Bosses at Hurricane Energy could start winding down the business as early as next year unless they can hammer out a revised vessel deal for the Lancaster field.
The London-listed firm announced this morning that it wouldn’t exercise the option to extend the charter of the Aoka Mizu FPSO from June 2022 to 2025.
Hurricane said the extension, in its current form, could entail “significant financial obligations” and was “not in the best interests of the company and its stakeholders”.
As of today, and independent of the decision not to extend, payments increase to $75,000 per day, from $25,000.
If Hurricane did exercise the option, the early termination fee would increase to $56 million from $18.8m.
The company is in talks with vessel owner Bluewater Energy Services over a revised deal for a shorter period than three years.
Hurricane believes there is a “reasonable prospect” of agreeing an extension on “acceptable terms”.
However, bosses warned there was “no guarantee” of a positive outcome.
If a deal can’t be struck, Hurricane may need to pursue a “controlled wind-down of its business and cease operations at the Lancaster field” when the current charter expires next year.
At that point, the Lancaster field would be decommissioned.
Ashley Kelty, senior oil and gas research analyst at Panmure Gordon, said the update could be an attempt to “hold bondholders’ feet to the fire” — forcing them to agree to fund new wells on Lancaster.
Hurricane’s days have been numbered since it started making deep cuts to the resource estimates on its west of Shetland oil portfolio last year.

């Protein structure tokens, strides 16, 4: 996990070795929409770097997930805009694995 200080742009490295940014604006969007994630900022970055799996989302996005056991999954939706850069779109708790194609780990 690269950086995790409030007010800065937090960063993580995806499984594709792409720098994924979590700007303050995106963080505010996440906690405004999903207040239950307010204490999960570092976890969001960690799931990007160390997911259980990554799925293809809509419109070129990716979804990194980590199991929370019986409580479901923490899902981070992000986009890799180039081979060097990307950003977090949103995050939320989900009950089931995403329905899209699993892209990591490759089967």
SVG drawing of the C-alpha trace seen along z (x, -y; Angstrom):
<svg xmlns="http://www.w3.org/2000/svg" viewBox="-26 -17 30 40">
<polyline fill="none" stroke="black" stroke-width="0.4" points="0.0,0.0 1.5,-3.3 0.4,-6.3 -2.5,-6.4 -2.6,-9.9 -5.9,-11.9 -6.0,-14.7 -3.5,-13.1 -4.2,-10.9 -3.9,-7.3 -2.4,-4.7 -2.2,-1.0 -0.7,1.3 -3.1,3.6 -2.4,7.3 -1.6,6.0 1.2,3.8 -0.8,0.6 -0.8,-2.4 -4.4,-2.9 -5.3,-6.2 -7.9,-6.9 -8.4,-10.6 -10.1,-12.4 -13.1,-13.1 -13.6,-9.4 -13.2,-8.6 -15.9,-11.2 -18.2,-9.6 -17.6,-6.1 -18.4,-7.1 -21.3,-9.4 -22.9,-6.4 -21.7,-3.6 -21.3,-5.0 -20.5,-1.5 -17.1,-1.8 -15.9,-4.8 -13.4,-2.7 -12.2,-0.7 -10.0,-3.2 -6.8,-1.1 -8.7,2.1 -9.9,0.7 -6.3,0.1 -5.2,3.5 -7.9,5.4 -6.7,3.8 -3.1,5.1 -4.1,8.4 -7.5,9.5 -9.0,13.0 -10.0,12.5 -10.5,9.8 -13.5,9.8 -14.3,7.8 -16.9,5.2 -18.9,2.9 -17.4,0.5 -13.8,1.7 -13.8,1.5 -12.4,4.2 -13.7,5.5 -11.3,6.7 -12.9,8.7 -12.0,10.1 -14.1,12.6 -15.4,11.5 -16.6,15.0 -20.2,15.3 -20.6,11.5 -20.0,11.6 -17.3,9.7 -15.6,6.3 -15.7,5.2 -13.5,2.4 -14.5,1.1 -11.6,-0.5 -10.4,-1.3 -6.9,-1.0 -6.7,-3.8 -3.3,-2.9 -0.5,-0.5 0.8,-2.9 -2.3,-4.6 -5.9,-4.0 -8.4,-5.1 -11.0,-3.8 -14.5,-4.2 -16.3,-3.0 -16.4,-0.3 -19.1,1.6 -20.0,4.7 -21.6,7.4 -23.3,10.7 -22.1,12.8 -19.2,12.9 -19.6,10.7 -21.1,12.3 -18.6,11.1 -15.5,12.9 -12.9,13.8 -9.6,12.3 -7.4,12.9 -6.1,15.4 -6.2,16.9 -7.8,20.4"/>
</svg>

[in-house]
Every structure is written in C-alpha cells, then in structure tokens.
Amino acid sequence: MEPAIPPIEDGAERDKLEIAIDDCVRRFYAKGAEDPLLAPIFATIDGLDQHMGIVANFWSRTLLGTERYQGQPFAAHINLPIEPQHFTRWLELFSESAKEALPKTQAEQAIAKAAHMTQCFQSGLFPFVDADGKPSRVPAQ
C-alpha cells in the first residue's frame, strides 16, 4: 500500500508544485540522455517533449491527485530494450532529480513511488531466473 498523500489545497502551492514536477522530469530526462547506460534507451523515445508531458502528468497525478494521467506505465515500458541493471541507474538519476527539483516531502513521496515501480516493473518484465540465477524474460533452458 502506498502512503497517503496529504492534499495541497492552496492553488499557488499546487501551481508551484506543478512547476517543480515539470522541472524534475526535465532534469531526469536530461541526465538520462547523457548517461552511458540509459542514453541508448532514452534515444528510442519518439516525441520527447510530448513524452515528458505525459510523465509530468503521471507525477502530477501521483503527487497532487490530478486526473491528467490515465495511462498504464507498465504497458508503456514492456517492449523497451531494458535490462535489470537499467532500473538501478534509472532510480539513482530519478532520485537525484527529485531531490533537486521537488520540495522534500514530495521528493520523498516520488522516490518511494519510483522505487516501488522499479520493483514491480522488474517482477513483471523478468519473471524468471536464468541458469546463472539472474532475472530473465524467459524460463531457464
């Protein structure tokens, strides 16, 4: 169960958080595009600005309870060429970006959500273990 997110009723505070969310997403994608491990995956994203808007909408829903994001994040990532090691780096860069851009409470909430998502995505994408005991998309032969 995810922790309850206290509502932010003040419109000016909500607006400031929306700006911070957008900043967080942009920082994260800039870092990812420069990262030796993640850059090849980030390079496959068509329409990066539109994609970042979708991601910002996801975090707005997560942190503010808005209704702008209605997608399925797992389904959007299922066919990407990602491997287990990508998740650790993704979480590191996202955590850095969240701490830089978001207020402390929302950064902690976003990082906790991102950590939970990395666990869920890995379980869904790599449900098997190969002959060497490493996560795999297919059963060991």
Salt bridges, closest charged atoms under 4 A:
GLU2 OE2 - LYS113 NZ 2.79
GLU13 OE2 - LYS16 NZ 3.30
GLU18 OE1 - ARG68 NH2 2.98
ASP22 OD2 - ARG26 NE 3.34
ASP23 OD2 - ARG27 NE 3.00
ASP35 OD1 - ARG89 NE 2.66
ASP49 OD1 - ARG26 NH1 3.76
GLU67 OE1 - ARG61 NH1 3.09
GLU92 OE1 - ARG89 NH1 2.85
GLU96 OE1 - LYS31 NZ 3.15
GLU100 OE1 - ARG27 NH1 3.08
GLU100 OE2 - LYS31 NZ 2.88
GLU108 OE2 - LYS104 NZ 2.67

The company was set up to develop fractured basement reservoirs, which are more complex and unpredictable than the sandstone reservoirs that have provided much of the world’s oil.
Hurricane achieved first oil from the Lancaster field, its only producing asset, in 2019.
Following a management overhaul last year, it said the field would only produce 16 million barrels of oil, of which 9.4m remained, down from initial forecasts of 37.3m.
The company had been exploring options to drill more wells on Lancaster to boost production, but is hamstrung by an obligation to repay £165 million ($230m) of convertible bonds in July 2022.
In April, bosses agreed a proposed financial restructuring plan with a majority of bondholders, who would take control of the London-listed firm, subject to voting.
Even if it goes through, Hurricane’s board does not expect Lancaster to receive further investment.
In this scenario, production from the field would stop in February 2024, with Hurricane’s operations wound down by year-end.
In the background, activist investor Crystal Amber is moving to oust Hurricane’s five non-executive directors.
Mr Kelty said: “I would imagine that some compromise will be reached whereby Bluewater will let Hurricane keep the FPSO in situ for longer.
“It’s not as if Bluewater will have many options to deploy the vessel elsewhere, given the dearth of new projects in the sector. What that deal would look like is anyone’s guess.
“It does also ramp up pressure on bondholders to agree to funding new wells.”
Winding down the company early would affect the level of return for bondholders, he explained, adding: “It looks like another twitch in the death throes of Hurricane.”